Winstanley believed in the fundamental equality of humanity, and between the sexes, stating it was unreasonable that “one branch of mankind should rule over another,” being that “[e]very single man, Male and Female, is a perfect Creature of himself; and the same Spirit that made the Globe, dwels in man to govern the Globe.” In education, marriage and in the enjoyment of the fruits of labor, men and women were held to be equals. “Every man and woman shall have the free liberty to marry whom they love, if they can obtain the love and liking of that party whom they would marry; and neither birth nor portion shall hinder the match, for we are all of one blood, mankind; and for portion, the common store-houses are every man and maid’s portion, as free to one as to another.”

The common store-houses were to be open to all, to be supplied for by every member of the community, and in which there would be neither buying nor selling, but free trade as a kind of indirect barter. There were to be stores from which personal goods might be obtained: Foodstuffs, clothing, shoes, gloves, furniture, etc. And there were to be stores from which supplies might be taken for the producers themselves: Leather and awls for shoemakers; lathes and saws for carpenters; bolts of cloth for tailors; stores of wood, hammers, and nails for builders; raw materials, etc. There were to be stores in every village, town, and shire, each for its given purpose, and finally national stores to facilitate trade between England and the other nations of the world.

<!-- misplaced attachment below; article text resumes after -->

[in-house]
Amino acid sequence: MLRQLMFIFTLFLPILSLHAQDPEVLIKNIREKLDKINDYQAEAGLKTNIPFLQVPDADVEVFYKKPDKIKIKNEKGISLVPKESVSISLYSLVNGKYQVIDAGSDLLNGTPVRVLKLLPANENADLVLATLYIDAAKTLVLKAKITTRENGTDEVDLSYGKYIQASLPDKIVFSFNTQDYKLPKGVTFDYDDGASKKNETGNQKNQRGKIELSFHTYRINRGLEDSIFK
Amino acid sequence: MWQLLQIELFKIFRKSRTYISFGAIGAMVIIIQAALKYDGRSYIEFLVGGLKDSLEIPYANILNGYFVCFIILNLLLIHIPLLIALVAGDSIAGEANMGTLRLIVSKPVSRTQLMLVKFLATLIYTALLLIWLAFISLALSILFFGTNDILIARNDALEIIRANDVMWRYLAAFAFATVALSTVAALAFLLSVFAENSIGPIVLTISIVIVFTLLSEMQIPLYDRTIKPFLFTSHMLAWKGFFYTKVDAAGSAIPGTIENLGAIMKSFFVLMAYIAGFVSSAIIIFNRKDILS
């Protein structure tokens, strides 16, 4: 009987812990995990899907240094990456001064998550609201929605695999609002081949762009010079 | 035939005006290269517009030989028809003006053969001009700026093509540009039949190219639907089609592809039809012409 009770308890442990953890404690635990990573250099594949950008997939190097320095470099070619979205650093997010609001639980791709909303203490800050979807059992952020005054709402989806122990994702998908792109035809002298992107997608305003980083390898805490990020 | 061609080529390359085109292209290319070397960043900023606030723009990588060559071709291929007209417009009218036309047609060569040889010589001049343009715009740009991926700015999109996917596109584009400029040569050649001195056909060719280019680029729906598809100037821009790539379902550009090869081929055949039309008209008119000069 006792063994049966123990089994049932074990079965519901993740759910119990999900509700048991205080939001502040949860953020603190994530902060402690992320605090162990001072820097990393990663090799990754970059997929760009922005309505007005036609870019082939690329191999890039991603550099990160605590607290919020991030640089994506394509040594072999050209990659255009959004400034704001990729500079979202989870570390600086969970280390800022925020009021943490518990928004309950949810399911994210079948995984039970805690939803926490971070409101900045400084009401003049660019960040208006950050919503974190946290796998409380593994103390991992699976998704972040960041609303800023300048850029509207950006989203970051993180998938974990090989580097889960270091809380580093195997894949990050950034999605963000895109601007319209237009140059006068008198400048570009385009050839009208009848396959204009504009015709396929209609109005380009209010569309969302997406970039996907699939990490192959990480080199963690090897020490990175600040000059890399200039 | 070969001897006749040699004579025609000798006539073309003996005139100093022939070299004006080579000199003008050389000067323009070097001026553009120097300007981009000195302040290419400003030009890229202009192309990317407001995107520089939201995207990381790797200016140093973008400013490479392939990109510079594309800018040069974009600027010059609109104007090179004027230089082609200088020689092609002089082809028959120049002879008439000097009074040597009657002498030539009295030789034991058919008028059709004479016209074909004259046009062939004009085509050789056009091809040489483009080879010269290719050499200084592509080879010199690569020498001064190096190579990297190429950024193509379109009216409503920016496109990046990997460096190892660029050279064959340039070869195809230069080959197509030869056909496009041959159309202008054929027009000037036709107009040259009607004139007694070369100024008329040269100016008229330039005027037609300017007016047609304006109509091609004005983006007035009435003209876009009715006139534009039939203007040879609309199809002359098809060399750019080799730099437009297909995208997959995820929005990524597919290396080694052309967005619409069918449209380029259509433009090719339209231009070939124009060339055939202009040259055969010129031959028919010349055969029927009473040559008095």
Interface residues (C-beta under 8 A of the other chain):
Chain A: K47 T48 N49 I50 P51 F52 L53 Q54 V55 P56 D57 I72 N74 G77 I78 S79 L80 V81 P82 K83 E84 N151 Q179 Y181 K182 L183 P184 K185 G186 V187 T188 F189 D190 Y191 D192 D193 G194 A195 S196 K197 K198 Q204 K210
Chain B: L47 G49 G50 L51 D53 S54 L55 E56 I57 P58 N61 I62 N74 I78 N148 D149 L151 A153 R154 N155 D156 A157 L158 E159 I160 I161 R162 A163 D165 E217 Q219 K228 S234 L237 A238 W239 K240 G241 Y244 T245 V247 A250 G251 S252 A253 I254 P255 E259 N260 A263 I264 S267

In this common right to occupy and use the earth, there was lacking any notion that the earth should be state property, or property of any kind for that matter, but only that its occupation should be established reasonably so as to see it well-used and not despoiled. Institutionally, if anything, this free use of the earth might be likened, loosely, to usufruct, for one had every right to enjoy the fruits of the earth and one’s labor. Such a formulation regarding common rights in occupancy, use, possession, and the in creation and maintenance of a community of goods, would be seen again in the writings of the Russian anarchist Petr Kropotkin as he expounded upon the values of “Free Communism” two-hundred-fifty years later.